As the snowflakes continue, already the leaflets for courses on far-flung islands (expensive flights; no Ryanair stops) are coming, slipped inside poetry and writing magazines. Those photographs of sunsets on the terrace show glossy intellectuals, sitting at their wineglass-strewn afterdinner tables, tanned, sun-glassed and designer-clad. You don’t meet these people at the local writers’ group.There is even a larger than usual number of men.
It’s the price, stupid. Adding up the course fees, flight, accommodation, eating out, and ‘terrace fees’ – all taking the cheapest options,- will leave just £50 pounds change out of a thousand-pound-note.
And it’s usually in Greece. Well, on an island. Just as well – insulated from the social debris on the mainland, people sleeping in the streets or queueing up for food handouts and having a miserable time of it with violent crime, social unrest and ant-riot squads.(Ironically, Cambodia has been rehabilitated and is also a writing locale.)
Other places are suitably remote and are in the Spanish or Scottish mountains, or Andalucia. Or surrounded by woods or grapevines or hills – seclusion is all.
No, the course attendees will be surrounded with liberating energy and boundless positivity. As the sun sets upon the Aegean Sea ‘You will be inspired.’
-By what? Scenery of rippling hills, white brand new hotels and flats, obedient locals who are there to serve you. All antiseptic and scenic.
While the writers are ‘pushing their work against boundaries and taking their writing to new and surprising places’… Well? What is this landscape going to give to stimulate brand new ideas?
There is nothing to give impetus. Any writer who needs these luxury surroundings before they can produce a couple of thousand words is kidding themself. Real life is waiting back there, after the return flight, where your real vocabulary awaits – right there, where you left it at the end of your street.
Writing comes from difficulty, not pleasure. The words grow, contrast, gallop when the writer is immersed in surroundings that don’t give an easy day. The ordinary is the universal – and so I posit (lovely word!) Urban Industrial Northern England Writing Holidays.
Decaying terrace houses, shuttered shops, immigrants,underpasses, no-go areas, flyovers and motorways that strip areas of their identity. People with strange local accents, local cakes and pies that have different names. Closed shops. Bus stops. Churches. Problem areas. Getting lost.Local papers. It’s all Foreign, but in English!
You would be sent out with notebooks to write descriptions of a typical street, a cafe, two people talking, an average house, a block of flats, a park. You would be advised to buy the local paper and develop two of its reports into longer pieces, developing the characters and adding the new setting that you noticed the day before.
The next day, you’ll combine those two pieces into a longer piece.Some local history* will enliven your stories too, as background material.
*Keep away from any museums or art galleries unless it rains.There’s enough ekphrasis going on, whether from paintings or objects. There is also the leaning on already famous writers – this is leading to an increasingly constipated or inbred (or both) writing scene.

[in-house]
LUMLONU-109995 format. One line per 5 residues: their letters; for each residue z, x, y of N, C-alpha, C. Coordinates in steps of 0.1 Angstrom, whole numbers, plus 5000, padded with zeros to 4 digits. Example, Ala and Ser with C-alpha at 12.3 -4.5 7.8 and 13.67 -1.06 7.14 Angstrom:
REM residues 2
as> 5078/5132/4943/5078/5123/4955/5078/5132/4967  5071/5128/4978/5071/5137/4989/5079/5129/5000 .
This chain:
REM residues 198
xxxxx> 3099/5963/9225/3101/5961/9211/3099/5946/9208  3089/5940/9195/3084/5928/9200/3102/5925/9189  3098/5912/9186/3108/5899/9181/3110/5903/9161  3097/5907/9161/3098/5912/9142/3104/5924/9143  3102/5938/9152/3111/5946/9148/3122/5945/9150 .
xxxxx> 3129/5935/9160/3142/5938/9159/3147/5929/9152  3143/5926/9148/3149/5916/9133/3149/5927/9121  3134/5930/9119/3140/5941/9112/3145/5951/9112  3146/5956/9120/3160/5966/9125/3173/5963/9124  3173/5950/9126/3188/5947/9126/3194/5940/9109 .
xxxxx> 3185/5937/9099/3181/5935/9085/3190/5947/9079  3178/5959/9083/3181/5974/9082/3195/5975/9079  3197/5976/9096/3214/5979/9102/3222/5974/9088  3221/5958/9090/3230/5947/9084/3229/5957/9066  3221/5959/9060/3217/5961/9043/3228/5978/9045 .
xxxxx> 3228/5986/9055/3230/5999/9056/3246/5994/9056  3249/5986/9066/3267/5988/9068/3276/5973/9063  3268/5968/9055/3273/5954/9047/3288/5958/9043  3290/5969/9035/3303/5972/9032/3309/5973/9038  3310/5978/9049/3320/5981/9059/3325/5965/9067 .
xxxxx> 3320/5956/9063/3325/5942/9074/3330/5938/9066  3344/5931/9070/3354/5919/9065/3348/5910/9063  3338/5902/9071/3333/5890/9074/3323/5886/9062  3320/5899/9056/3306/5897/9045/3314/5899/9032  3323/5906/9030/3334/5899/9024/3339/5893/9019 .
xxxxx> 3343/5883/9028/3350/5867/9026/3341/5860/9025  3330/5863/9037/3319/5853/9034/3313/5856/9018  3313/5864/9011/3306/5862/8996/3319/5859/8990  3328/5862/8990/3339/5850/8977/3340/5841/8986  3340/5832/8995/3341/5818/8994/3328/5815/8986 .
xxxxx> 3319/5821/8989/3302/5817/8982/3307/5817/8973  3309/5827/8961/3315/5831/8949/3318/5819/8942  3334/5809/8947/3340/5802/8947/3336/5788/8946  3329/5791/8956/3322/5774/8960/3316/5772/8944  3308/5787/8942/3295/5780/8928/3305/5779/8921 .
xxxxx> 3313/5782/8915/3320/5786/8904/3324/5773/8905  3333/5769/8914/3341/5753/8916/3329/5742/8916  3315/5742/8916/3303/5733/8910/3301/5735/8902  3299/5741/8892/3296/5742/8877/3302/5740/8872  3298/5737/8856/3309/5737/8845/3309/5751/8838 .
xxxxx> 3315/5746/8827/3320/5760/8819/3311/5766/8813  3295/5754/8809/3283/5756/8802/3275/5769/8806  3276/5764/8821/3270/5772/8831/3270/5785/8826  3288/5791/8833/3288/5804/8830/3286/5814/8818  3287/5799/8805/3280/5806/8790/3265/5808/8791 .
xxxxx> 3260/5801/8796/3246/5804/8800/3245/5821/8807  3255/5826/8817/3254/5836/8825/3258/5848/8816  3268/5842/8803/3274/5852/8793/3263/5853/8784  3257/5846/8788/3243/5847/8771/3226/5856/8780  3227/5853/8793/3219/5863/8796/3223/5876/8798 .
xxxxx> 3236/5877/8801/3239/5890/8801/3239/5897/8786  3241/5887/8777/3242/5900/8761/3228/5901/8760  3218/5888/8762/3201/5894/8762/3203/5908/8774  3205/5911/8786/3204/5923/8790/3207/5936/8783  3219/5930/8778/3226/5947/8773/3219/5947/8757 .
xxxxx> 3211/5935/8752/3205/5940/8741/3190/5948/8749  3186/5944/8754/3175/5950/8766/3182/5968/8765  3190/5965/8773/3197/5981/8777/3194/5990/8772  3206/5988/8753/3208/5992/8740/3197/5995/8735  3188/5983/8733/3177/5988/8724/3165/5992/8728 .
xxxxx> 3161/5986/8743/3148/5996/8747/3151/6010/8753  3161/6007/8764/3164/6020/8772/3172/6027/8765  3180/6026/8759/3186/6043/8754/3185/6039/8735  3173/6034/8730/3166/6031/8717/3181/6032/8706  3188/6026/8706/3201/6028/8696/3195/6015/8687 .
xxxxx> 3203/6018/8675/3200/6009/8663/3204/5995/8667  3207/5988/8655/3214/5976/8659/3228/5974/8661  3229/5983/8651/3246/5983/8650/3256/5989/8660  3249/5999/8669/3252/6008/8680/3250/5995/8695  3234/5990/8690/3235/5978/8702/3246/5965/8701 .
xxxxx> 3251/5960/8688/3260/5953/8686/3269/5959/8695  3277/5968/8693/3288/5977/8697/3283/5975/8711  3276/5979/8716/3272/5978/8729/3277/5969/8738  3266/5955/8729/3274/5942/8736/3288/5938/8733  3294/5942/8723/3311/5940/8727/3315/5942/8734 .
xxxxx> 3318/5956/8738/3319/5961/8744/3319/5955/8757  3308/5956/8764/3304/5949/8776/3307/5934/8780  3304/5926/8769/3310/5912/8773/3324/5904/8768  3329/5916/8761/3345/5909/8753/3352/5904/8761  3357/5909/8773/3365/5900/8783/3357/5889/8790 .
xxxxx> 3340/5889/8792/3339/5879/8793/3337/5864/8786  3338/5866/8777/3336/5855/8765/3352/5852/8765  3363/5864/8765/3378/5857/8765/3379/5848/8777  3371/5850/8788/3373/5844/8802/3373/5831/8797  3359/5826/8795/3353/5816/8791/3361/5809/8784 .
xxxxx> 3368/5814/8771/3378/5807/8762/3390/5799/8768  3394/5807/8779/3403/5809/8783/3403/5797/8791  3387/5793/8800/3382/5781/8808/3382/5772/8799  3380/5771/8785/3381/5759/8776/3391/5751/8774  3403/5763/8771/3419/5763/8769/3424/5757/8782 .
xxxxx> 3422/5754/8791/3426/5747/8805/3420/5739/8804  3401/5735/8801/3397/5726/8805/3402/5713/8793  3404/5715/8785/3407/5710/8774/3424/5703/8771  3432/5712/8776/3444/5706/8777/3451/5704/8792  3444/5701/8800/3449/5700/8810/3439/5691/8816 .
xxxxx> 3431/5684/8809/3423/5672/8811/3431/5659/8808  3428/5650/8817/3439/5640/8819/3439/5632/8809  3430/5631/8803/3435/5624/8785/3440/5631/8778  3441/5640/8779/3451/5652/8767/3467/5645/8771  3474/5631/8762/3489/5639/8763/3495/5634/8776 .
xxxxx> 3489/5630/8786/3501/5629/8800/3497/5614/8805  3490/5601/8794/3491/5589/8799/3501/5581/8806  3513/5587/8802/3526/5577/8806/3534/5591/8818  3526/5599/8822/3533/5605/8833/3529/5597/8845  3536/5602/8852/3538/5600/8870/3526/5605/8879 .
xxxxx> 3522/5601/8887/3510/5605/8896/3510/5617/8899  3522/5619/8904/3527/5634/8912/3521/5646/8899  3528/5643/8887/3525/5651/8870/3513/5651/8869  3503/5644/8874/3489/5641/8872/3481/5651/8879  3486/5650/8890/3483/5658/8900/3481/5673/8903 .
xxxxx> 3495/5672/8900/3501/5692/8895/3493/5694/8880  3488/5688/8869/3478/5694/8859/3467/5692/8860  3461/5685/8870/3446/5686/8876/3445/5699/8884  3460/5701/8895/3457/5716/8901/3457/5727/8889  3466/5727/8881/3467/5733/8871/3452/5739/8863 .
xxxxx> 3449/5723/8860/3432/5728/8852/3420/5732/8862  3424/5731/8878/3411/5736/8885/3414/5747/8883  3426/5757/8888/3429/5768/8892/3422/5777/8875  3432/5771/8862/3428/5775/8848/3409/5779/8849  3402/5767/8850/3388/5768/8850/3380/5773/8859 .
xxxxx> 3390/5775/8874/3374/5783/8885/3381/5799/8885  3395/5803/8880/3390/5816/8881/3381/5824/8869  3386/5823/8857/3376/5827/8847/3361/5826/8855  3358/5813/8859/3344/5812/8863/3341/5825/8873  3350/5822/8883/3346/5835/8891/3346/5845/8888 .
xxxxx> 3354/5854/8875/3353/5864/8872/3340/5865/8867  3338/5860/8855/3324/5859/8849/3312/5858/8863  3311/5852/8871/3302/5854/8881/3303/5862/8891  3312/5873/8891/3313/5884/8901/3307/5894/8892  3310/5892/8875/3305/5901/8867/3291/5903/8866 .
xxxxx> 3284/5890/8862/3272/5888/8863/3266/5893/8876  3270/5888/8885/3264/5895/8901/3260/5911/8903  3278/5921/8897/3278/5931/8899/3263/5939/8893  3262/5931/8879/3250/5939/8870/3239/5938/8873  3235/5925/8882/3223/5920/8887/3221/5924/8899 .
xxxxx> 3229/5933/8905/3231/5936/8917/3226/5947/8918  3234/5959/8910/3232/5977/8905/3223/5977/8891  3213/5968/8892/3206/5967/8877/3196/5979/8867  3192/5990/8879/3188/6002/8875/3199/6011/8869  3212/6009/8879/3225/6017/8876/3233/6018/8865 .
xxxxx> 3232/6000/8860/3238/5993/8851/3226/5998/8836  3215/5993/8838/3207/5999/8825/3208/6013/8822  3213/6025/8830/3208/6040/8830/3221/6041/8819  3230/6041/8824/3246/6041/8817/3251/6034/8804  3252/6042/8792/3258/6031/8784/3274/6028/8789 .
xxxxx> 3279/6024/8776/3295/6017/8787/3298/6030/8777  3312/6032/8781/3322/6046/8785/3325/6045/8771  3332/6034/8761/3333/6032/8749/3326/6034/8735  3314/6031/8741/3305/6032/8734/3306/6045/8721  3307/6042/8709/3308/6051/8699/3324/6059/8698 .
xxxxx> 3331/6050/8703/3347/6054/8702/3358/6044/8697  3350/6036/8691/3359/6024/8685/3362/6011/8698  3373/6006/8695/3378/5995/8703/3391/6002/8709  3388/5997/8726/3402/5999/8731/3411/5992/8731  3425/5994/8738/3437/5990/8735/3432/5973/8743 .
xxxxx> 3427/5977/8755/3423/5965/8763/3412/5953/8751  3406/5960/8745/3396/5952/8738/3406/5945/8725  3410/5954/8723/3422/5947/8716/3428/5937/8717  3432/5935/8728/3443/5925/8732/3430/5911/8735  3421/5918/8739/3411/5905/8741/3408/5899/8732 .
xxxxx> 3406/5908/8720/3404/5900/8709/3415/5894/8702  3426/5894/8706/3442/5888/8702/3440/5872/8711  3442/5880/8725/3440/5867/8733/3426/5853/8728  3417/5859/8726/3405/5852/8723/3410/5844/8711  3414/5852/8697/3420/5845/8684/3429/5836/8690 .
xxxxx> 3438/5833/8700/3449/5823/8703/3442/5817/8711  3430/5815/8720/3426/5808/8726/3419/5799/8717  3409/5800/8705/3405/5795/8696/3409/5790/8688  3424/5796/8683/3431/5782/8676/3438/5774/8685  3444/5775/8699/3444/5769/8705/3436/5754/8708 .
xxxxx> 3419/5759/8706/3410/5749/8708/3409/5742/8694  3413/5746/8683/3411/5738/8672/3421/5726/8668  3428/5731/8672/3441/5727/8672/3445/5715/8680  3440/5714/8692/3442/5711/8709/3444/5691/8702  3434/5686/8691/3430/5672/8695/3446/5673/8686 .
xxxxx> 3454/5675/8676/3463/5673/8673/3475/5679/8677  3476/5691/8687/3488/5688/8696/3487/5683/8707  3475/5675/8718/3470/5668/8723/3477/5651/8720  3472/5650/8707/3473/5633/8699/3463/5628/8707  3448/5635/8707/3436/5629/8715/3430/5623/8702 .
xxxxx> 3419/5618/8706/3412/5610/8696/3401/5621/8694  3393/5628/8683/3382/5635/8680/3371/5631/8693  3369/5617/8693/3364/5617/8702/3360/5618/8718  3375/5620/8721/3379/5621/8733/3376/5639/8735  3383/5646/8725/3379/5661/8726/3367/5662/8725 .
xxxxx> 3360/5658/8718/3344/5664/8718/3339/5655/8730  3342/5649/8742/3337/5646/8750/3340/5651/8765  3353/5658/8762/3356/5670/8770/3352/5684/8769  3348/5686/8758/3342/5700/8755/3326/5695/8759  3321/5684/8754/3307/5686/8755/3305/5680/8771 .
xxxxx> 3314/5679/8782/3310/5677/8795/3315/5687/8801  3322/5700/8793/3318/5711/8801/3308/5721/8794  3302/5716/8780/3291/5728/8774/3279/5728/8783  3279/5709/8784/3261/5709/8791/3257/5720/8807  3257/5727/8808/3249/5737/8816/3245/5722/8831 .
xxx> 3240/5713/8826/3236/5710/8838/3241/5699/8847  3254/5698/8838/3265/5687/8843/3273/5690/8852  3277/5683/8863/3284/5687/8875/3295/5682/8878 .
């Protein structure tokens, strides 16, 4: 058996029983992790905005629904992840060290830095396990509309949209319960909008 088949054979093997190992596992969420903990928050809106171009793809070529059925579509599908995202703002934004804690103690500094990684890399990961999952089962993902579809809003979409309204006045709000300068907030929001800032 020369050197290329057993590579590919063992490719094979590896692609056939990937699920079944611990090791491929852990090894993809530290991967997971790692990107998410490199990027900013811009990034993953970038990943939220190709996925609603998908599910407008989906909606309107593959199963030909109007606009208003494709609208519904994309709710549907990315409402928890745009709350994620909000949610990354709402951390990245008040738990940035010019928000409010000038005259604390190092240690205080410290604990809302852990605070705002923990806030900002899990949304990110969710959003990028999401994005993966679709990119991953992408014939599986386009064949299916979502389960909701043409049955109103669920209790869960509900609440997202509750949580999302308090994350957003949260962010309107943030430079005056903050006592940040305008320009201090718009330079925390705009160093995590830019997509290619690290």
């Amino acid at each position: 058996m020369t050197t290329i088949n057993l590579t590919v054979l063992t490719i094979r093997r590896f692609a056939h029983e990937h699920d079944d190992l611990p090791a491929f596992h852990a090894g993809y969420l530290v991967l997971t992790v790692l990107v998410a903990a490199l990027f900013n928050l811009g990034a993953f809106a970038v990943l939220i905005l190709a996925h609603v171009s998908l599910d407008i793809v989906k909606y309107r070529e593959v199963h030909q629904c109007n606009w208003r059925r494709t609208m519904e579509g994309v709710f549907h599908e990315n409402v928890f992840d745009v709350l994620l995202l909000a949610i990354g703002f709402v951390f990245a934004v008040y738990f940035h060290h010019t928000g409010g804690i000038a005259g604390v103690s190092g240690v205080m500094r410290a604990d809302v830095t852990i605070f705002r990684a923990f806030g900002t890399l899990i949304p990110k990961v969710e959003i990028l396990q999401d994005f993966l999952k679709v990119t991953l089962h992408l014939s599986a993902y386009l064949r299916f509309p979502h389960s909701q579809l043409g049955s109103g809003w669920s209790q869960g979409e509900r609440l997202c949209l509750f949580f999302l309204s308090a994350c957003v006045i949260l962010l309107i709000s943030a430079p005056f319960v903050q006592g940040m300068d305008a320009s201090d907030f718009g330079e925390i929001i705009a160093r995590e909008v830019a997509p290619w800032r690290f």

Language is modified by its environment. These writing holidays can only unpack what you brought with you, especially if you are marooned on an island. We are not in Shakespeare’s Tempest territory here, but it would certainly make a good setting for the odd murder mystery.
Meanwhile, wandering through your northern town – Blackpool (out of season) would be perfect; followed by Middlesborough, Stoke-on -Trent, Warrington, Blackburn etc etc, you will pick up new word usages which can enliven your next writing. Listen to local radio, go off and pretend you are lost (you probably are) and ask at least three people for directions.Loiter in a cafe and listen to people talking. Go into an estate agent and get some leaflets. Wander round any industrial or trade parks. Read the small ads in shop windows. Buy a map for interesting street names to use. You get the drift…
From all this you would have learned about 25 new words or sayings. You’ll have explored and met new people. And from the B&B, boarding house or guesthouse (and just think what goldmines they have been for authors –The Lonely Passion of Miss Judith Hearne, Hotel du Lac, Separate Tables and many others) you will have a stock of characters to observe.
No expensive flights or accommodation, and you are supporting local trade. No passport and you already speak the language, with an easy journey back home whenever needed.No lolling on the beach applying sun-barrier cream is necessary. No new designer clothes – you need to be inconspicuous.
And, from the above, perhaps no expensive tutor is really needed either.Copies of Writer’s Forum and Writing Magazine can give all the guidance necessary, plus of course, the biggest dictionary you can stuff into your suitcase.
Naturally, there is always going to be an exception to any rule.For the urban-inclined, there’s the Complete Creative Writing Course, held at The Groucho Club, Soho, right in the middle of London and no passport needed.